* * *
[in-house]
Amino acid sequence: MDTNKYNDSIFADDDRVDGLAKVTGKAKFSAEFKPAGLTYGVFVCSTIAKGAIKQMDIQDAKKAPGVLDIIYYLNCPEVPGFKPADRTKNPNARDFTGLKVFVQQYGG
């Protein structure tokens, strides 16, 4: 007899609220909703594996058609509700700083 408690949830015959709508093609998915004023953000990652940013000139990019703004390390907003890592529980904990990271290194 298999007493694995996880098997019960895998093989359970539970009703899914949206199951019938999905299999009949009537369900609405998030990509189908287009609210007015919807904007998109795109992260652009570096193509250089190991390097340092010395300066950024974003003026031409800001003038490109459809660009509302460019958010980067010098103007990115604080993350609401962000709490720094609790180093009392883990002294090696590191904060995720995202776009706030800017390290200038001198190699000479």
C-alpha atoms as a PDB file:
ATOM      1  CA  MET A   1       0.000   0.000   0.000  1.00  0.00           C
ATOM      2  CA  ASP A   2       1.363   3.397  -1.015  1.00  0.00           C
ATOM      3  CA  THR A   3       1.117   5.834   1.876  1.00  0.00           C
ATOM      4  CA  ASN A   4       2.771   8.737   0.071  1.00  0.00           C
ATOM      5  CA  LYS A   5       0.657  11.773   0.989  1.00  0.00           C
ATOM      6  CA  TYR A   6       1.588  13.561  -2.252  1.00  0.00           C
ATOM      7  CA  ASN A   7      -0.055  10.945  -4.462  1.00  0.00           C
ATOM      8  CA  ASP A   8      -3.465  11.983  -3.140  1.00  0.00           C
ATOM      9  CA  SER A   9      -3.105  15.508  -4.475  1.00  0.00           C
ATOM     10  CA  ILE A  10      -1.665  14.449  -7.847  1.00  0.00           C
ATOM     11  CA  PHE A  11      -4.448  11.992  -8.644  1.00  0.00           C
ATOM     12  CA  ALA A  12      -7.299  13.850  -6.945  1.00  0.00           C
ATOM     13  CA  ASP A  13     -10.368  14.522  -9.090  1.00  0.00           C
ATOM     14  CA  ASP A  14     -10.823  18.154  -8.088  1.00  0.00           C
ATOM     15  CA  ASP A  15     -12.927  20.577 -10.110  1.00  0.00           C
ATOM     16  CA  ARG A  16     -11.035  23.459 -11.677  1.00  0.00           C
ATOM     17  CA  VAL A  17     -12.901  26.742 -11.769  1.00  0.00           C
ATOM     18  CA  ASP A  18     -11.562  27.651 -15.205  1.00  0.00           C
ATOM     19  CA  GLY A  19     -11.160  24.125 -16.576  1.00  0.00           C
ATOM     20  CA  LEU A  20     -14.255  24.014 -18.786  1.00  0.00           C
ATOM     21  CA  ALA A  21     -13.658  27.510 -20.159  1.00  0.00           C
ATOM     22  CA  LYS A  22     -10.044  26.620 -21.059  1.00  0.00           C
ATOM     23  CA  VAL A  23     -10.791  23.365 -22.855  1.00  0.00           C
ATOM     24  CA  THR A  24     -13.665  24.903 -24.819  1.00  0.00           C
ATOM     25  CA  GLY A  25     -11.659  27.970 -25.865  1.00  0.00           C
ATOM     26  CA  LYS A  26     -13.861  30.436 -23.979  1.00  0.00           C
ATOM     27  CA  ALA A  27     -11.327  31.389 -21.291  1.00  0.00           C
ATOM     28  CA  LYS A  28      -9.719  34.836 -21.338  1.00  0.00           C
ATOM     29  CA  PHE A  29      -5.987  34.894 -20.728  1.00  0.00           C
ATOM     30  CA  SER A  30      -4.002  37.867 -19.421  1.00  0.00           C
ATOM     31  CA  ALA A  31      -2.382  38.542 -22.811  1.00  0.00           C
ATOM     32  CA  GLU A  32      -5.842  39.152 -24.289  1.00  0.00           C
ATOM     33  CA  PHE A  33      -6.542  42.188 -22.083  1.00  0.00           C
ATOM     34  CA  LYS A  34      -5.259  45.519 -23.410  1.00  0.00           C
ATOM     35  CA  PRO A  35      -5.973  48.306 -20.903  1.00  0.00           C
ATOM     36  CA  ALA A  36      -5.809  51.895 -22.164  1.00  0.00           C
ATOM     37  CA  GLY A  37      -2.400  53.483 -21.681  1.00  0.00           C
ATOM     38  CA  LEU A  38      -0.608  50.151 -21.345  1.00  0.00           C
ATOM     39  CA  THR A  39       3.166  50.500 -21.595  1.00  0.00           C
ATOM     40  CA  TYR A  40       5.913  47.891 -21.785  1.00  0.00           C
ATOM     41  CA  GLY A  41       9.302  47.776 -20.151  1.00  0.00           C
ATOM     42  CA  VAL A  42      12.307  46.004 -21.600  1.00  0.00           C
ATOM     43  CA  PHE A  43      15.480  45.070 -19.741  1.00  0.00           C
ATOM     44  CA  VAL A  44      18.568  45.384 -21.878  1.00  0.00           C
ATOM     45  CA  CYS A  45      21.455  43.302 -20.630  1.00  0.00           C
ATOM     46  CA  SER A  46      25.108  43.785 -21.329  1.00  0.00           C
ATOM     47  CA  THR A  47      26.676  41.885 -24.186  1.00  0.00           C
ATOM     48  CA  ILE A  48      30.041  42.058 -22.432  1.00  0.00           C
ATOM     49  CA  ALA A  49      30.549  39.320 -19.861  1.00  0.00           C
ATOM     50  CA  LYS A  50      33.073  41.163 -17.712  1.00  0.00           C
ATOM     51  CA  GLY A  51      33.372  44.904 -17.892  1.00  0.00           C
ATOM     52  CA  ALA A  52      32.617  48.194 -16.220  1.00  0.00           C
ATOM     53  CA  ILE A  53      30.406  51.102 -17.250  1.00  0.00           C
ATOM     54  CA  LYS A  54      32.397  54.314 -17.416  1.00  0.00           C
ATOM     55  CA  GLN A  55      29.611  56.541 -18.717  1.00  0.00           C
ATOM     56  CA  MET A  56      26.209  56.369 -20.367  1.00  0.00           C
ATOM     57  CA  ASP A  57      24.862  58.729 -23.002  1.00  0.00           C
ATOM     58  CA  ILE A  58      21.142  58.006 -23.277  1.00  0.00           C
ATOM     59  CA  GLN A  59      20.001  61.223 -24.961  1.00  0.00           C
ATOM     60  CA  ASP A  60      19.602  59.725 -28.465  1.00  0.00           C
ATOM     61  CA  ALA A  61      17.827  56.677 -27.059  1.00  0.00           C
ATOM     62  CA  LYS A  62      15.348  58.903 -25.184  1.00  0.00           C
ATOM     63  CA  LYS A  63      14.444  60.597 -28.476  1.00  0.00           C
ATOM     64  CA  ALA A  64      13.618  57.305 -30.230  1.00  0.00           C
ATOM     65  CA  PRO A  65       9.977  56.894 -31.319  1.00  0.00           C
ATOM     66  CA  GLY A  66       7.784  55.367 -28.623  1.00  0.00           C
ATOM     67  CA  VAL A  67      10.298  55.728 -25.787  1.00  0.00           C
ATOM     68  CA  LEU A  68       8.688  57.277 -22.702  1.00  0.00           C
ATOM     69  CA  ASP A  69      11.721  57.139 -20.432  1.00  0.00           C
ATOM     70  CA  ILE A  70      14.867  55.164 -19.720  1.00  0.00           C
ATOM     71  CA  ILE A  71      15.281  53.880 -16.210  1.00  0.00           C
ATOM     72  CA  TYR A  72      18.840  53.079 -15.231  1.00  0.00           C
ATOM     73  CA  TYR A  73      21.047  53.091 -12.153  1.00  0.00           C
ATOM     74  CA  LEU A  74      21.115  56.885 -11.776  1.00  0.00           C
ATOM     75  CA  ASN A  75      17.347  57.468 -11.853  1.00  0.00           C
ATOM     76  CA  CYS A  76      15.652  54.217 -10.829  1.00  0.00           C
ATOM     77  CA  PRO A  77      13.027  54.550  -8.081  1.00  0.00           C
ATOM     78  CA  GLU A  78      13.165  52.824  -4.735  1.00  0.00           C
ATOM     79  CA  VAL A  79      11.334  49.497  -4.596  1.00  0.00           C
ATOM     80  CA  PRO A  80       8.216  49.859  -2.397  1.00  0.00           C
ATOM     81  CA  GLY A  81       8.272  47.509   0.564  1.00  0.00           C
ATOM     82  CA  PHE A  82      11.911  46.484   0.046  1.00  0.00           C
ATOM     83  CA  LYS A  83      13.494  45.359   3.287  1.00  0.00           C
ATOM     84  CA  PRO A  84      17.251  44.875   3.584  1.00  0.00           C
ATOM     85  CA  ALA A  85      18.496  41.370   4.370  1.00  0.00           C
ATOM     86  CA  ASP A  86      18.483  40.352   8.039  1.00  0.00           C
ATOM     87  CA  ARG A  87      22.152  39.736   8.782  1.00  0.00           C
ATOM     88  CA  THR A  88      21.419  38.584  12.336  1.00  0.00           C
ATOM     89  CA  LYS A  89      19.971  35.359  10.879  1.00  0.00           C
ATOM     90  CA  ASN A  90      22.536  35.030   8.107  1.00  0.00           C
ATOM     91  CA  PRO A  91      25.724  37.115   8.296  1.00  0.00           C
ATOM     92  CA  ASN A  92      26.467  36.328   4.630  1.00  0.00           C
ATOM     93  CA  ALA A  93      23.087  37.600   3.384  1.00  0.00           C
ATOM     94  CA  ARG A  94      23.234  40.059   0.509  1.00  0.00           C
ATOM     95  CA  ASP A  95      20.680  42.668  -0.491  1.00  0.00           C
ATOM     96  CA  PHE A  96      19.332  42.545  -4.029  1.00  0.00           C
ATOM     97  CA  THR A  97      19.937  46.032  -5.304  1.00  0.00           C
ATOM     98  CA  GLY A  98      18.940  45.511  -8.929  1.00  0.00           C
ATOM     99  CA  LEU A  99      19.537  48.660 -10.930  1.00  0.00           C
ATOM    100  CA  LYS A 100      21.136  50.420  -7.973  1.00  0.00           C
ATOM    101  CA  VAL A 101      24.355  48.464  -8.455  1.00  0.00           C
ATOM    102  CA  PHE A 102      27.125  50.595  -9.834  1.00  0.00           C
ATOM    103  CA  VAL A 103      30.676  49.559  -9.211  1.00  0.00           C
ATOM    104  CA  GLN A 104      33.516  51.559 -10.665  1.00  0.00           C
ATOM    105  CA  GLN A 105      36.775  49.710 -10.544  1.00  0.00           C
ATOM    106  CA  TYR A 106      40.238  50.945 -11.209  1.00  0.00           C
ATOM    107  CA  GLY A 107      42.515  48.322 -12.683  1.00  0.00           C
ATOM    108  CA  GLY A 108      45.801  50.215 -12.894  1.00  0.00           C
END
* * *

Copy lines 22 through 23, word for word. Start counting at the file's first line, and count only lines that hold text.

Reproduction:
ATOM     18  CA  ASP A  18     -11.562  27.651 -15.205  1.00  0.00           C
ATOM     19  CA  GLY A  19     -11.160  24.125 -16.576  1.00  0.00           C